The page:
If a Canadian corporation holds foreign real estate, there are certain reporting requirements:
- A T1135 return must be filed if you own property with a cost of $100,000 Canadian dollars or more (see International FAQ #12).
- If a Canadian corporation owns 10% or more in shares of a non-resident corporation (foreign affiliate), then there is a requirement to file a T1134 return (see International FAQ #34).
These reporting requirements are just information returns. Any additional tax liabilities are reported on corporate or personal tax returns.
In Canada, under a provision in the Income Tax Act, in previous years professionals did not pay tax on work in progress (WIP). Instead it was deferred as unearned income until the work had been completed and invoiced. The 2017 budget has proposed to do away with this provision for WIP of professionals for tax years beginning after March 22, 2017.
The removal of this provision will likely result in an unexpected tax bill for most professionals. To help soften the tax impact for these professionals, draft legislation was released in September 2017 which allows for transitional relief. Professionals can choose to phase-in their WIP earnings over 5 years by adding their WIP into taxable income at 20% each year until the full amount is included in taxable income in the fifth year.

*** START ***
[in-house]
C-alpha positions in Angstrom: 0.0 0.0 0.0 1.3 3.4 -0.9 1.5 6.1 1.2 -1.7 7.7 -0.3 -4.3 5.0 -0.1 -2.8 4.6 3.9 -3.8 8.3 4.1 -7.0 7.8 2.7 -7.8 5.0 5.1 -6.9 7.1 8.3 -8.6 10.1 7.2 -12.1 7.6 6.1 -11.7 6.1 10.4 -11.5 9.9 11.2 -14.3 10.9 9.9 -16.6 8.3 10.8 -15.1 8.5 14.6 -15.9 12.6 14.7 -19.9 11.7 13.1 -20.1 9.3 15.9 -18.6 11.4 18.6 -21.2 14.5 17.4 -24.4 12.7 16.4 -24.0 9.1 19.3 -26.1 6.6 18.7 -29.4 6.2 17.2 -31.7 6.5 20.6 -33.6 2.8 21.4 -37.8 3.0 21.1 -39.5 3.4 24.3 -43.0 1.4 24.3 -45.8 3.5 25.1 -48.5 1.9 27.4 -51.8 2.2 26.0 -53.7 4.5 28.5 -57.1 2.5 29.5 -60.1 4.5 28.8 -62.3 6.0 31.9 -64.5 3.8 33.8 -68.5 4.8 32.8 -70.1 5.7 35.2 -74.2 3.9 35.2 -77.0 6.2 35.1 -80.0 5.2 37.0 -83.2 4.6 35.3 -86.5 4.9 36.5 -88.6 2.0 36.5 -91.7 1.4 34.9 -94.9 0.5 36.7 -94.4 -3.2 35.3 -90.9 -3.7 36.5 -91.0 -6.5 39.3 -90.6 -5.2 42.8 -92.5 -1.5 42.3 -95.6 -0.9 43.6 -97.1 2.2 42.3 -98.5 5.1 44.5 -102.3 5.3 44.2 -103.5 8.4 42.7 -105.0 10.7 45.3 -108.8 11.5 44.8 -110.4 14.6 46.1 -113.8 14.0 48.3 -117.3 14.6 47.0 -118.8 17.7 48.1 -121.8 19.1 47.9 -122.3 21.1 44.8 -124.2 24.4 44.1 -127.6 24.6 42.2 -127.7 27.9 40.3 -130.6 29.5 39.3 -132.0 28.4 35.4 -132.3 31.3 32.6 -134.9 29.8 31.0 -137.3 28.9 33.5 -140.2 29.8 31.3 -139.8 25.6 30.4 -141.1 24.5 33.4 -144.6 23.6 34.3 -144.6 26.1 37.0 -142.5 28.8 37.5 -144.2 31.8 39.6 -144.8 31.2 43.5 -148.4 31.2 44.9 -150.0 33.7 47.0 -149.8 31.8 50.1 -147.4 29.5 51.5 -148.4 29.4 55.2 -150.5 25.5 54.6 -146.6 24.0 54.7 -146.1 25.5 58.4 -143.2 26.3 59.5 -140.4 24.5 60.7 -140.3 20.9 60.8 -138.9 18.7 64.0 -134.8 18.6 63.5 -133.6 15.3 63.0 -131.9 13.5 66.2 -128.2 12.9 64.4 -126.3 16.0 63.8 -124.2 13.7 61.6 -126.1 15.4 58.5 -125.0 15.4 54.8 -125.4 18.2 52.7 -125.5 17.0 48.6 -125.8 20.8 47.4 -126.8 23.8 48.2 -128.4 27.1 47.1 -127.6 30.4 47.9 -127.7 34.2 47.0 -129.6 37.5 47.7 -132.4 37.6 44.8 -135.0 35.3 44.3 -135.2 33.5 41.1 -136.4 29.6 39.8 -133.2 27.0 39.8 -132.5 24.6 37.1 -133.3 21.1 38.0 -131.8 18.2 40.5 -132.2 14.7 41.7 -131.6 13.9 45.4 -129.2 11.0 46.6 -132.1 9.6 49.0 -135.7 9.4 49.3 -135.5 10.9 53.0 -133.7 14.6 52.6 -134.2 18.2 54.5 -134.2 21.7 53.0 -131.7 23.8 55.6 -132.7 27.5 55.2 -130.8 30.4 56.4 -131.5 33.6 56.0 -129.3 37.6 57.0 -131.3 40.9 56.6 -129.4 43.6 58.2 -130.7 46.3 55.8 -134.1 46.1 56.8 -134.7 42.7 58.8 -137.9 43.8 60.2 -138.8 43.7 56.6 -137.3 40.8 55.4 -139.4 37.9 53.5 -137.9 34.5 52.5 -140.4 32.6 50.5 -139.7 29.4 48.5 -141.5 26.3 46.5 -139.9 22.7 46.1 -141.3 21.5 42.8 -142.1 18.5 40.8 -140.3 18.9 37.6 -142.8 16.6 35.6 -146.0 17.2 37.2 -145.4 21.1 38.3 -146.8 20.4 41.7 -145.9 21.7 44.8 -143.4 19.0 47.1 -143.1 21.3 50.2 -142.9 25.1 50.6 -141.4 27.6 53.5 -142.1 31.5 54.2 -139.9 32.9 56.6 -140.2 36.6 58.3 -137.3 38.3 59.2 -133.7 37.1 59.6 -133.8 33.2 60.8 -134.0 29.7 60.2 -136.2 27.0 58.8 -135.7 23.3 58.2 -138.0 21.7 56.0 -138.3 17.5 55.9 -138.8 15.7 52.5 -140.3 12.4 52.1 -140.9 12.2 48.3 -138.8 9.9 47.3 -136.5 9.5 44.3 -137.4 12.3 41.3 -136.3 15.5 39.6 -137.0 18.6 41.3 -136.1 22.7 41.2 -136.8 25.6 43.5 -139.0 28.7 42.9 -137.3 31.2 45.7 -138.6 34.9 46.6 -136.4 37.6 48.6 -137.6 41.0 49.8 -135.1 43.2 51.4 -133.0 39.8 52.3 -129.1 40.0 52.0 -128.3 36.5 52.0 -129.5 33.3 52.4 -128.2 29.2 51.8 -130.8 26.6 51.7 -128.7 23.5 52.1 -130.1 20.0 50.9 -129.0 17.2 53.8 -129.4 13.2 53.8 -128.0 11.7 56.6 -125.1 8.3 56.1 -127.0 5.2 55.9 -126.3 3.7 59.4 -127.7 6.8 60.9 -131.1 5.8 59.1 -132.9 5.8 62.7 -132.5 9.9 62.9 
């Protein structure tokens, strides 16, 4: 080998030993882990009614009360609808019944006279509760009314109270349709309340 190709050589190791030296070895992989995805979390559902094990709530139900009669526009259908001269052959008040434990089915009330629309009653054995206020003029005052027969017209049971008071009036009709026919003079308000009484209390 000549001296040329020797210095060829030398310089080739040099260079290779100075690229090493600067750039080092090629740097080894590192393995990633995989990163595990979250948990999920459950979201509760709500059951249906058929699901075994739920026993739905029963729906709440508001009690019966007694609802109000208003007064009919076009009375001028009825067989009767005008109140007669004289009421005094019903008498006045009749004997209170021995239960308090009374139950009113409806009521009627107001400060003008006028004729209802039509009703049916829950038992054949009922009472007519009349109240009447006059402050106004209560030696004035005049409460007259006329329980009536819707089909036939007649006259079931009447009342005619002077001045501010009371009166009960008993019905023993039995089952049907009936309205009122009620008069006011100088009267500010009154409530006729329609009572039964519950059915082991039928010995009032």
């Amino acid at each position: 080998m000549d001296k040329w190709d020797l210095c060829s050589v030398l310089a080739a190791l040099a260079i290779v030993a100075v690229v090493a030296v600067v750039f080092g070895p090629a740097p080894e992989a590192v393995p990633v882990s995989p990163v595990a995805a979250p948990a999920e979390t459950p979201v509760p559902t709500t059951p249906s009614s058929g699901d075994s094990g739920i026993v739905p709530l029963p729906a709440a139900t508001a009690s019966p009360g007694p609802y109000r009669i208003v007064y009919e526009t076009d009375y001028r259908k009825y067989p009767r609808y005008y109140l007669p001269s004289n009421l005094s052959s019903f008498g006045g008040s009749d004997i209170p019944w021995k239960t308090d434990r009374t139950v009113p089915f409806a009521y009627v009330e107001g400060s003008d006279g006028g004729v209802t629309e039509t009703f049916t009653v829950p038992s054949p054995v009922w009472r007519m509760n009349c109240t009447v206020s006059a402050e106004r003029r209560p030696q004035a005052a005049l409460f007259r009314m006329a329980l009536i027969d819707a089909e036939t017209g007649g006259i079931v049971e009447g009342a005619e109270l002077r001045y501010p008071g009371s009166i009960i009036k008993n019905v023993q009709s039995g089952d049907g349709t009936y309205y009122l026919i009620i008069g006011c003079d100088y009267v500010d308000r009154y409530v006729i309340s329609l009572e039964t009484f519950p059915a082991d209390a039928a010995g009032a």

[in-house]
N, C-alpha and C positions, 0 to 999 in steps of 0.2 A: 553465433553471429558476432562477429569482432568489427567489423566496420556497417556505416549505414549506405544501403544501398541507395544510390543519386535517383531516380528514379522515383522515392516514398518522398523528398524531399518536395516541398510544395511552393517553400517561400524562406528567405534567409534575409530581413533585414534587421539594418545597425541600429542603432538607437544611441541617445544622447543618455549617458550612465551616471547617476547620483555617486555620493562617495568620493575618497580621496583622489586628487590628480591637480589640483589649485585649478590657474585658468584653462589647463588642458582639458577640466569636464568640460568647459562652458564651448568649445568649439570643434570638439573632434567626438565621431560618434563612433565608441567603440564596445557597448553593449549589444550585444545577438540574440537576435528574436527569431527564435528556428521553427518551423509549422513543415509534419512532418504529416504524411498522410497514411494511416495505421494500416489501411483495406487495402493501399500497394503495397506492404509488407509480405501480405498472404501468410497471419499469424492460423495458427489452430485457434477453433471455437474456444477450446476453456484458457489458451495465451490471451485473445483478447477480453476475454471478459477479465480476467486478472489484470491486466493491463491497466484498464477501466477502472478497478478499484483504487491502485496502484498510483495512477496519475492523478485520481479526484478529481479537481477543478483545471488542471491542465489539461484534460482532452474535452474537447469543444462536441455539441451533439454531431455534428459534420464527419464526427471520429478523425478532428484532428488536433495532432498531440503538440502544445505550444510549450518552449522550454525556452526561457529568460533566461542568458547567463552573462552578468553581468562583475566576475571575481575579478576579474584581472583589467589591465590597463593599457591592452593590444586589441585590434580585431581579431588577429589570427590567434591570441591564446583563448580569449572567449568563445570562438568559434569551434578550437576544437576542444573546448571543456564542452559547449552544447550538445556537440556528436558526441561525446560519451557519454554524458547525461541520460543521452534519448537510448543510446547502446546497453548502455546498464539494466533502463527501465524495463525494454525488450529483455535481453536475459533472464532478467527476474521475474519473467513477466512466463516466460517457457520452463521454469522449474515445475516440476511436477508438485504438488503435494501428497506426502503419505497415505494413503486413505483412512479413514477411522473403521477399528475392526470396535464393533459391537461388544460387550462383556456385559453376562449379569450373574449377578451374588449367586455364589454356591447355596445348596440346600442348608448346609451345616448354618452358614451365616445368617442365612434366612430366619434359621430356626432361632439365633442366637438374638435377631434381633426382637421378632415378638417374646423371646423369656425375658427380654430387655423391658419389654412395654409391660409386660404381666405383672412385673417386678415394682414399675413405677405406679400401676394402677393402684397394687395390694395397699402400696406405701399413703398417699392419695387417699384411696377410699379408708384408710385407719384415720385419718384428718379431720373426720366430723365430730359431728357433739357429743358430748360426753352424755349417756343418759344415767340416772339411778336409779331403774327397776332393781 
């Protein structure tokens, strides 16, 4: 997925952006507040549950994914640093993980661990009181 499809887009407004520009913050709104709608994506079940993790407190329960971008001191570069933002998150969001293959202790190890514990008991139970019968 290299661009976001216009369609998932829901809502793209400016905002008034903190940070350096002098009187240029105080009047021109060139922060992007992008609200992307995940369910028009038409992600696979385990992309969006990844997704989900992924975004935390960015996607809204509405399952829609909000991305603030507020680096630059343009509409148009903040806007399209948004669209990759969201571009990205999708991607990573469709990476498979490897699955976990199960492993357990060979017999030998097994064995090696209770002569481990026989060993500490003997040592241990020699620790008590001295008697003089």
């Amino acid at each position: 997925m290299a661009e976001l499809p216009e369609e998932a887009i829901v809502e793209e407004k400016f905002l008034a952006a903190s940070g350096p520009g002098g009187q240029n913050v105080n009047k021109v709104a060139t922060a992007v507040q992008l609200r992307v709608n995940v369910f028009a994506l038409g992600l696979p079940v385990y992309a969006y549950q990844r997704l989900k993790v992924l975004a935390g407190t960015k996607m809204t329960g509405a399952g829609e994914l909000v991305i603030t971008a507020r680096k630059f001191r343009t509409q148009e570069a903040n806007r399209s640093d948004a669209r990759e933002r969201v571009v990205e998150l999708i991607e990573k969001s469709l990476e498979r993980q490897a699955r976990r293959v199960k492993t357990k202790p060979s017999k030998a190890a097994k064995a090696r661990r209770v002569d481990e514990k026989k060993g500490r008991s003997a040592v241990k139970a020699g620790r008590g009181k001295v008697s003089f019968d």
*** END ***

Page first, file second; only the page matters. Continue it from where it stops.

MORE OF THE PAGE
WIP can be valued at either the fair market value or the lower of cost and fair market value. As WIP for professionals is typically based on charge-out rates or fair market value, professionals will have the option of declaring their WIP at cost instead. Presumably, cost would be the lower value and would therefore result in less taxes. However, there is no legislative guidance on how to cost WIP for professionals.
We would like to thank TaxConnections Member Grant Gilmour for his post on 2018 Canadian Corporate Income Tax Rates. The Table below outlines the Canadian corporate income tax rates for each province and territory as of January 1, 2018.
Have a question about Canadian taxes? Contact Grant Gilmour.
Which provinces and territories allow Canadian corporations to have 100% foreign directors? And 100% foreign owners/shareholders?
In Canada a corporation must have at least one director (see International FAQ #27) but directors are not required to be shareholders. It must also have at least one shareholder. Therefore a company incorporated in Canada does not have to have Canadian resident shareholders, but may have to have Canadian resident directors depending on the province or territory they incorporate in.